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Famous Documentary Film-makers:
Errol Morris -
Errol Morris' unique contributions to the documentary film category were significant with many examples of weird or investigative films with offbeat and unusual subject matter:
Barbara Kopple -
Director Barbara Kopple's Harlan County, USA (1976), another Academy Award winner for Best Documentary, documented a Kentucky coal miners' strike in the early 1970s against the Eastover Mining Company. She also directed a second Oscar-winning documentary film on labor struggles, American Dream (1990), about striking employees at a Hormel meat-packing plant in Austin, Minnesota. In addition, she filmed an in-depth documentary on comedian/musician/director Woody Allen and his 1996 jazz band tour of Europe, titled Wild Man Blues (1997).
Michael Moore -
Iconoclastic, sardonic, independent film-maker/journalist Michael Moore has had varied success with his personally-made films about the excesses and abuses of corporate America, social issues and politics, including The Big One (1997) filmed during a 1996 promo tour for his own first book Downsize This!, and the darkly humorous Roger & Me (1989) - Moore's first documentary, and the most successful documentary film up to its time in film history (Moore broke his own record 15 years later). With scathing commentary, it examined the devastating effects of the 1986 closing of auto factory plants in Flint, Michigan (Moore's hometown) by GM's unavailable former CEO Roger Smith.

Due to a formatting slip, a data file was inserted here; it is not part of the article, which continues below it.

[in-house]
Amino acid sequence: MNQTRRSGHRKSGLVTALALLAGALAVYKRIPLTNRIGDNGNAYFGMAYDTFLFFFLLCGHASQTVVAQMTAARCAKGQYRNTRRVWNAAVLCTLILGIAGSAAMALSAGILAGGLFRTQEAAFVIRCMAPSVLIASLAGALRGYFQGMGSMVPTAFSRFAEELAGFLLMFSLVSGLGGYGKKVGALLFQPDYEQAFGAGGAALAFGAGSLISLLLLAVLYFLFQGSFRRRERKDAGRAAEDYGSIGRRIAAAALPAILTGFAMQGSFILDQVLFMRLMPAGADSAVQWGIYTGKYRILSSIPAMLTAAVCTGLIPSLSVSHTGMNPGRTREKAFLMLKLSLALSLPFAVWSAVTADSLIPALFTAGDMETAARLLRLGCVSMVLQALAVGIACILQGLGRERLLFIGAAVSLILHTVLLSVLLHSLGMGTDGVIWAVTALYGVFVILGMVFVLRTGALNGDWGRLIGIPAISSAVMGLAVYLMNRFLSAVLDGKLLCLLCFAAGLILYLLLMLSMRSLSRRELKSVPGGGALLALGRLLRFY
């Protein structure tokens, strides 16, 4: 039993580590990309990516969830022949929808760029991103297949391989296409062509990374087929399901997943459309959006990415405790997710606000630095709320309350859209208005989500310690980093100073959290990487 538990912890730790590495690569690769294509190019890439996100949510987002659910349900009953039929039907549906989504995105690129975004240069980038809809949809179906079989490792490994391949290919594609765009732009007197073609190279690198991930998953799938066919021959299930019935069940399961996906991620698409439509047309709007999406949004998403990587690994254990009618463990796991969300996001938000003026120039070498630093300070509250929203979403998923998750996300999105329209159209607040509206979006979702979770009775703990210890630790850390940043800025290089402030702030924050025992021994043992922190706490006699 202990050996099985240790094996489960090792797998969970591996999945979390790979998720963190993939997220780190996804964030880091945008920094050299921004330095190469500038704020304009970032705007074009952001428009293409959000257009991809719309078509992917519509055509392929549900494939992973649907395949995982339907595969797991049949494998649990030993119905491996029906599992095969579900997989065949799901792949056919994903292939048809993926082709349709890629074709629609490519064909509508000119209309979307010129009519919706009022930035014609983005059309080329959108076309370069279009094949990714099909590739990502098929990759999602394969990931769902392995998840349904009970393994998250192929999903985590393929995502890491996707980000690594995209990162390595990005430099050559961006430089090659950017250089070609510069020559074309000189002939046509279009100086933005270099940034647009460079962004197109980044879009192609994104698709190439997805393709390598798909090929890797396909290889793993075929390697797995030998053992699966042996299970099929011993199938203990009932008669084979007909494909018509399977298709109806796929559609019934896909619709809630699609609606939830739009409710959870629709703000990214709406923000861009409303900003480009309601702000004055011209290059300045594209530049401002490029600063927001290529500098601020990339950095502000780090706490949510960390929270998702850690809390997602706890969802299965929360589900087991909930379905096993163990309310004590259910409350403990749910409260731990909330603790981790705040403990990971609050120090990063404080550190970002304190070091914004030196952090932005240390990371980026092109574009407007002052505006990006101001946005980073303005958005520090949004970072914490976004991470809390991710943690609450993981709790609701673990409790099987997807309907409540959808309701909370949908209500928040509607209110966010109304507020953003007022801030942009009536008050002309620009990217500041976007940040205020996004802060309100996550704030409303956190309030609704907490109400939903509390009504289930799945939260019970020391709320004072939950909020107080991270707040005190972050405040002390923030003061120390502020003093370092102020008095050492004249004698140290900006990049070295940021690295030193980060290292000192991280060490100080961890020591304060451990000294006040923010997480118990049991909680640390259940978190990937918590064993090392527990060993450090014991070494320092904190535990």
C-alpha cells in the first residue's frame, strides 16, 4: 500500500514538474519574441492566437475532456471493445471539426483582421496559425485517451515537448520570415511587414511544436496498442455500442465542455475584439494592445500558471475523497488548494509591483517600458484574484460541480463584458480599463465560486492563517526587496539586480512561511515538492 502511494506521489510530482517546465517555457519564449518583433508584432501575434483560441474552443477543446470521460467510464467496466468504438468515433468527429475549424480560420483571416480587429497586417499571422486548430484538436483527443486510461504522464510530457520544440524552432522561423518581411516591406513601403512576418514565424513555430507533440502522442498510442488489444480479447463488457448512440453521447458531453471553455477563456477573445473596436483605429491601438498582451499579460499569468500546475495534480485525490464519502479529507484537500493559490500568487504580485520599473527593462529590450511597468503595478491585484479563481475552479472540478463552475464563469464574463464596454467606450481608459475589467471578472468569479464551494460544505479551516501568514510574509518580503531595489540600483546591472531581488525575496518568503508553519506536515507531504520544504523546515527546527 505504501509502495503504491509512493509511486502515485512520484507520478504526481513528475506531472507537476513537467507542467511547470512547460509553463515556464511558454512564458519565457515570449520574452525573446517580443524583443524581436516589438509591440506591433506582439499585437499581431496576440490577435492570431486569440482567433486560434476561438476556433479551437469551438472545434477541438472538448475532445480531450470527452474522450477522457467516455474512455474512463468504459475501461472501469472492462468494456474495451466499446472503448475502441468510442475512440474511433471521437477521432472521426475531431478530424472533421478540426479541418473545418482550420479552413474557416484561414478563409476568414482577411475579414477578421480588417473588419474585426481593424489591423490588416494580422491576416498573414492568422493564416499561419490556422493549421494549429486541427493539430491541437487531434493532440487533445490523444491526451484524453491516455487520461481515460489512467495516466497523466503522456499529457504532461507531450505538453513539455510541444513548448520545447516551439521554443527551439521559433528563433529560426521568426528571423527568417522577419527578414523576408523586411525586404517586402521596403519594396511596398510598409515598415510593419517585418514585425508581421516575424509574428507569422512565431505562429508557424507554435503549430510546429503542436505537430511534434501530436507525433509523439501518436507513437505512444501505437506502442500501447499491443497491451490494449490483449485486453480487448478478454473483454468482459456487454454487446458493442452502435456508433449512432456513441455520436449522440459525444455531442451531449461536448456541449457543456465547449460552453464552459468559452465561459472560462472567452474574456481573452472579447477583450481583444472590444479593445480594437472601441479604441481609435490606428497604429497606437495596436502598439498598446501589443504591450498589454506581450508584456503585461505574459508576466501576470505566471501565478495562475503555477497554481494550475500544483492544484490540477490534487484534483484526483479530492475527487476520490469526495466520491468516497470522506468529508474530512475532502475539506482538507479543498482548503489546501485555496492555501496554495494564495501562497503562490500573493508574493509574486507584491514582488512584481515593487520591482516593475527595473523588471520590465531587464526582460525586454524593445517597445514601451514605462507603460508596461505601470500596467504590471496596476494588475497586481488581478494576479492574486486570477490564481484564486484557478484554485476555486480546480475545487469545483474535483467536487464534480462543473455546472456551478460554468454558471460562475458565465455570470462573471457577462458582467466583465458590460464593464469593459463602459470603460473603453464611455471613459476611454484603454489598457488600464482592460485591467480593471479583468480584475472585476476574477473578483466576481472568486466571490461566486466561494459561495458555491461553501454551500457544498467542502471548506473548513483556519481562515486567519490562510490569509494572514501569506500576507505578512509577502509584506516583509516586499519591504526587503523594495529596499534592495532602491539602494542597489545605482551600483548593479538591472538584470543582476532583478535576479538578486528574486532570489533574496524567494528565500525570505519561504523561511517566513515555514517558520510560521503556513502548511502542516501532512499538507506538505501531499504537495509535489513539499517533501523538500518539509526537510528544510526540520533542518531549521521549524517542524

Moore's next film, Bowling for Columbine (2002), the Best Documentary Feature Academy Award-winner, presented the US' trigger-happy obsession with gun rights, violence, and the American culture of fear, including a remarkable interview with NRA spokesman/actor Charlton Heston. The film was the first documentary to compete in the Cannes Film Festival's main competition in 46 years, and was the unanimous winner of the festival's 55th Anniversary Prize. It was also the first documentary film to be nominated and then win the Writers Guild of America (WGA) Award for Best Original Screenplay in 2003. It was also the highest-grossing documentary of all time, soon to be surpassed by Moore's own Fahrenheit 9/11 (2004).
Another critical expose, Moore's Fahrenheit 9/11 (2004) provided a scathing indictment of President George W. Bush's handling of the terrorist crisis and his alleged connections to Al-Qaeda leader Bin Laden's family. It was a controversial tirade against the Bush administration, its 'war on terror', and government corruption. The documentary film was included among the Cannes Film Festival's main competition (only the second time in 48 years for a documentary) - and won the top prize Palme D'Or - the first for a documentary in nearly 50 years. The controversial film had earlier gained further publicity and notoriety when Disney opted not to distribute the film through its Miramax subsidiary unit, and Moore accused the company of censorship. [Supposedly, Disney feared the film might endanger tax breaks Disney received in Florida where its theme parks were located, and where the president's brother, Jeb Bush, was governor at the time.]
Moore's film set box-office records as the highest-grossing non-concert, non-IMAX documentary film of all time - and at the time was the only documentary ever to win a box-office weekend during its debut showing. It established a significant precedent for a political documentary by being the first ever documentary to cross the $100 million mark in the US (eventually earning $119 million). However, the film's diatribe against President George W. Bush wasn't able to prevent his re-election in 2004. His next film was the searing look at the American health care system, Sicko (2007).
Stacy Peralta -